Also see homepages: Nicole Grobert

Vacuum Deposited Organic Photovoltaics
Andrew Watt

In the last 3 years there has been a surge in the power conversion efficiency of organic photovoltaic devices to over 10% . This has been brought about by the development of new materials with improved electronic structure and molecular co-doping to create graded p-i-n structures. This project aims to build on this work and start from a first device operation principles to determine what the key metrics are for a good organic photovoltaic device. From here we will assess the conjugated molecules available and build devices using a new deposition tool that will be built as part of the project. Particular attention will be paid to using materials which are stable, low cost, environmentally friendly and amenable to large volume productio

Also see homepages: Andrew Watt

Vapour sensing of explosives, chemical agents, and drugs
Prof M R Castell

There is significant civil and military interest in the accurate detection of hazardous and illicit materials. Current methods for detecting explosives and narcotics include the olfactory sense of a trained sniffer dog and ion mobility spectrometry (IMS).

The aim of the work in this project is to develop vapour sensing technology that can be readily miniaturised and provide lightweight mobile or networked molecular detection of threats. A further requirement is that the sensor is cheap and does not require protracted training for the user. In Oxford we have been working on developing such sensors through research into the use of conducting polymer networks operating near the electrical percolation threshold, which we refer to as percolation sensors.

A DPhil (PhD) studentship is available to develop percolation sensors for the detection of explosives, chemical agents, and drugs. The student will be involved in a broad range of interdisciplinary activities including design, building, and testing of the sensor.  The student will have regular contact with the Dstl Explosives Detection Group, based near Sevenoaks in Kent and Porton Down in Wiltshire. Some extended visits to Dstl of a few weeks per year may also be required.


Also see homepages: Martin Castell

X-ray video imaging and machine learning based analysis to understand alloy solidification
Prof Patrick Grant / Dr Enzo Liotti

We have developed X-ray imaging equipment and experimental approaches to record real-time videos of the solidification of alloys with high temporal and spatial resolution. This technique is providing new information to help understand and resolve long-standing and important issues in solidification science, including the role of grain refiners, impurities, external fields and many other important practical parameters. The particular novelties developed in the group include: (i) the ability to apply a highly controlled and reproducible pulsed electromagnetic field during solidification to break-up dendrites and to mimic industrial processes; (ii) the use of new multi-element detector (with STFC) that allows the investigation of more complex composition, realistic alloys; and (iii) a range of image analysis techniques including state-of-the-art pattern recognition machine learning algorithms (with Engineering Science) that allow quantified data to be extracted from videos automatically. This project will exploit and further develop these capabilities to study and quantify the nucleation and growth behaviour of equiaxed grains during commercial casting practices. The work will involve X-ray imaging solidification experiments, microstructural analysis and computer programming for automated analysis of images and videos. The project will also require travel and stays of typically 5 days to X-ray synchrotron sources around the world, particularly the Diamond Light Source (UK), ESRF and Soleil (Grenoble and Paris, France) and the Swiss Light Source (Geneva, Switzerland).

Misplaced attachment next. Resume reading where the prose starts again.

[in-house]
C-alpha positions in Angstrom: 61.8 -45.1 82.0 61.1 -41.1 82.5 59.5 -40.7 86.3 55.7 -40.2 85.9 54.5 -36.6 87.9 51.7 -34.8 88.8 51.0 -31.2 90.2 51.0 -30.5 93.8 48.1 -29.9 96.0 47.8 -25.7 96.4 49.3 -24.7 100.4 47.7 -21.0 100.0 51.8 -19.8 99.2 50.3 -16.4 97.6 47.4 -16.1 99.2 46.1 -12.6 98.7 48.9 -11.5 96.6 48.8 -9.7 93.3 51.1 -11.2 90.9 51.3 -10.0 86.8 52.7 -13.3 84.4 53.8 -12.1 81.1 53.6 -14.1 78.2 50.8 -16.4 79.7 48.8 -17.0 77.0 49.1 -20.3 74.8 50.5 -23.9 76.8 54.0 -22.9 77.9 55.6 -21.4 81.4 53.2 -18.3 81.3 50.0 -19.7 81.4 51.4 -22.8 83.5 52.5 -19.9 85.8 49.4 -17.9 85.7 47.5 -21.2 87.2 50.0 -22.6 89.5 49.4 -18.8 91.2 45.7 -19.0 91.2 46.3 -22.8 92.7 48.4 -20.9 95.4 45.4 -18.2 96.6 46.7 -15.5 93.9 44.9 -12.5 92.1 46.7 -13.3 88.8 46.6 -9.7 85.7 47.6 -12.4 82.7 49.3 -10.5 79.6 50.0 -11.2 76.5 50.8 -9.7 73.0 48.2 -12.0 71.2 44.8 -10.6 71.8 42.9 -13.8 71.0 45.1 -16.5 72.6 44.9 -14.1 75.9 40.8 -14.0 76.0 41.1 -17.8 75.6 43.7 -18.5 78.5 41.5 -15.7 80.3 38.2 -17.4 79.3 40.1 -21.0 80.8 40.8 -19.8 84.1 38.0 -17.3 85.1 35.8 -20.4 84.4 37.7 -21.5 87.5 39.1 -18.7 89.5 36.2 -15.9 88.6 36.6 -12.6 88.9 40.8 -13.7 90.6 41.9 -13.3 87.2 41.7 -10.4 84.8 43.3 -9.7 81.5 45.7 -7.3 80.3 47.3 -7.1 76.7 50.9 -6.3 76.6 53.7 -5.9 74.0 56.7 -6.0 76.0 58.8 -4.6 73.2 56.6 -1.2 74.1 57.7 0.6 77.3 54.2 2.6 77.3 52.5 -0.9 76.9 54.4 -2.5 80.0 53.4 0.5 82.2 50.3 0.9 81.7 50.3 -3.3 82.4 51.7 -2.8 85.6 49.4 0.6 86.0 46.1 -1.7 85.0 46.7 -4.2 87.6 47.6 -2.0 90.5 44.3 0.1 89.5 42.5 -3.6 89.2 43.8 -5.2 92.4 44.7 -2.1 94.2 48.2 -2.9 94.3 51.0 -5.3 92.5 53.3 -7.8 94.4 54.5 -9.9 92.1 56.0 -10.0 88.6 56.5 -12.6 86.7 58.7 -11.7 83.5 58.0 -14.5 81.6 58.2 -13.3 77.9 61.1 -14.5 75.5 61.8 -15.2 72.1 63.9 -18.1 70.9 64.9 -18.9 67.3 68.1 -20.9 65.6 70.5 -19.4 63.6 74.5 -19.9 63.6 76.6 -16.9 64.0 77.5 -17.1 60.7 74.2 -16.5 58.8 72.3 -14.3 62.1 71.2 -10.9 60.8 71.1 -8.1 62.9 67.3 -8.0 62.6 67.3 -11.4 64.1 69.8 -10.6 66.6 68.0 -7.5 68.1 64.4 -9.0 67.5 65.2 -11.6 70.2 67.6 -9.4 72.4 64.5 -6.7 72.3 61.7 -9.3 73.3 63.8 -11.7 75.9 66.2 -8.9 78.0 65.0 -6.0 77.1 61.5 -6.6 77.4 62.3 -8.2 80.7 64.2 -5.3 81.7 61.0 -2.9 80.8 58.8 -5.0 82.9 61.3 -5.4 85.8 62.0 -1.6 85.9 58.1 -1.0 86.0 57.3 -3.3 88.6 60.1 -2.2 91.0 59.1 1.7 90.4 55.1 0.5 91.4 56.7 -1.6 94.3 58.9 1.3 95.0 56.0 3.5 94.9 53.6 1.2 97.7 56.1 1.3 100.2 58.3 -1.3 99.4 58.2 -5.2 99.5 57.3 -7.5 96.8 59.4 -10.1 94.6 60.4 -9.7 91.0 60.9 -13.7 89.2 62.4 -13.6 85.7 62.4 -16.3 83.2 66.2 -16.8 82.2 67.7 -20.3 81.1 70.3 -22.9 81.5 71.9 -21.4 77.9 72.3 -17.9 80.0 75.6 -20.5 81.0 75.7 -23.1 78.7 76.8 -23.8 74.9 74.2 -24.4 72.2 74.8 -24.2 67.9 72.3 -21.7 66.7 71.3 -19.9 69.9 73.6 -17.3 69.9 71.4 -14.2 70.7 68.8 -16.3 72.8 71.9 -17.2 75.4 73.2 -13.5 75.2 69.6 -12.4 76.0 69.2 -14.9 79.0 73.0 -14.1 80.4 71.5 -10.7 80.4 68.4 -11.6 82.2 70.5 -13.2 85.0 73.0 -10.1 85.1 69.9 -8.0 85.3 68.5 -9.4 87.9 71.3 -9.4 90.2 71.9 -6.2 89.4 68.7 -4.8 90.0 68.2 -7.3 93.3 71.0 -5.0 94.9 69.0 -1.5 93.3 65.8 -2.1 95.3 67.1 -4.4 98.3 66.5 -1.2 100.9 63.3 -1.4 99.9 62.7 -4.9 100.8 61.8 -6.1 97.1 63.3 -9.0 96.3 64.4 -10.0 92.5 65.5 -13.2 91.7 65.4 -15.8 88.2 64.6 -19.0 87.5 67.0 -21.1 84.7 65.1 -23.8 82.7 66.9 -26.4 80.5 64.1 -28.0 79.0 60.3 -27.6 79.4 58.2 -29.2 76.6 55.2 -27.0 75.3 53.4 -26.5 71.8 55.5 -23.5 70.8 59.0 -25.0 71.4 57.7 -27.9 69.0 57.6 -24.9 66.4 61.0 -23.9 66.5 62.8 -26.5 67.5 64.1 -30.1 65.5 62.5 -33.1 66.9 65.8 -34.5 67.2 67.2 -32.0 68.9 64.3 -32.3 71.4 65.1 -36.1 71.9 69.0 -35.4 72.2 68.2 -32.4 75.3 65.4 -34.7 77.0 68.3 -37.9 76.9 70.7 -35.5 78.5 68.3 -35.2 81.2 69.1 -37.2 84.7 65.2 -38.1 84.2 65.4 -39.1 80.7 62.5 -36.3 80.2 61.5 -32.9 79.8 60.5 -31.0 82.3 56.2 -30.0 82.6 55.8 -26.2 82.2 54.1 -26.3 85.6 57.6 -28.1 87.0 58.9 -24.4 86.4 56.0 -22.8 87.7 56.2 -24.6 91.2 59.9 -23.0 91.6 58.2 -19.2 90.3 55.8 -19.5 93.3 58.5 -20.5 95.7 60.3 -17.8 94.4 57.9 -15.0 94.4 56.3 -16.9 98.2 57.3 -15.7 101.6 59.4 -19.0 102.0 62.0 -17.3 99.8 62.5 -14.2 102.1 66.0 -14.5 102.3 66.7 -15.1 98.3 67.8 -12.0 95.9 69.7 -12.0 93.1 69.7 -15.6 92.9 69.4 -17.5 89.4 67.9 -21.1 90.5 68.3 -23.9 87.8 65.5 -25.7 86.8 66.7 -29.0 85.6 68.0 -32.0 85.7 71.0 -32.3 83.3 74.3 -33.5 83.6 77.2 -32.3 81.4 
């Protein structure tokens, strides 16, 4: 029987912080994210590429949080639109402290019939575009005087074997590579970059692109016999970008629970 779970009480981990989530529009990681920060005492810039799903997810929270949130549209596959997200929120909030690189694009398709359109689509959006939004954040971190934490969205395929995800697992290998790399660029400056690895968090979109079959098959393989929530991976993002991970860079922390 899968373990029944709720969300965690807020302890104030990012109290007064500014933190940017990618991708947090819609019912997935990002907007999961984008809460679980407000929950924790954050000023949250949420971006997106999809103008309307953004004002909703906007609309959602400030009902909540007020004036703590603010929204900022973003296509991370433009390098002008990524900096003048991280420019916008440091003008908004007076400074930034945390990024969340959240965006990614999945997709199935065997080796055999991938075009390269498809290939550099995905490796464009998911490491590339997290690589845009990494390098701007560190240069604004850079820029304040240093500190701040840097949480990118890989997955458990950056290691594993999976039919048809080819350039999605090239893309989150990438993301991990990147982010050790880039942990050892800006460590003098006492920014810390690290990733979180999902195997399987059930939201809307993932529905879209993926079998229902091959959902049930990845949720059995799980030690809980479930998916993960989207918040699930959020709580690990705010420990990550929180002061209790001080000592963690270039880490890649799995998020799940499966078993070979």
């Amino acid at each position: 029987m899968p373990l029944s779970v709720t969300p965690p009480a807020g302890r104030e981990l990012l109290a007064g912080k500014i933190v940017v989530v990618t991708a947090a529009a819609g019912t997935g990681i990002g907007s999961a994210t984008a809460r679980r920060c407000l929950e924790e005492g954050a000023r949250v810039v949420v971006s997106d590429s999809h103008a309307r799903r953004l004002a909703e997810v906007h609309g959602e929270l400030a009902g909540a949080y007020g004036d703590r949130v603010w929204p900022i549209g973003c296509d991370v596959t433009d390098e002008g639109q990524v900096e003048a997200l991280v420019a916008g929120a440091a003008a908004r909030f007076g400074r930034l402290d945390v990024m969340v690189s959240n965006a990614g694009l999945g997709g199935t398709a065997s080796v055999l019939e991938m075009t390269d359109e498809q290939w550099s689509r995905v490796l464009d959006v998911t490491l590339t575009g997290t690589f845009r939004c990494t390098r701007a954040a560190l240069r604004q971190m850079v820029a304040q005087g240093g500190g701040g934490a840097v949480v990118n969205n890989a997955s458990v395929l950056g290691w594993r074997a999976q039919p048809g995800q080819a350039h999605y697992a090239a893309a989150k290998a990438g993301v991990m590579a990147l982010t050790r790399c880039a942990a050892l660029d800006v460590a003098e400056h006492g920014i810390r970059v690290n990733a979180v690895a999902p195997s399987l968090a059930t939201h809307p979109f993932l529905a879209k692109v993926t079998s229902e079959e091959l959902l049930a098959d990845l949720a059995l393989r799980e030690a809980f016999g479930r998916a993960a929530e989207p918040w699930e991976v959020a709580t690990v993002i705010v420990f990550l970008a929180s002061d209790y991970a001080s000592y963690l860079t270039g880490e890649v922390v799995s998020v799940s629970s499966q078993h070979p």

Also see homepages: Patrick Grant

124 projects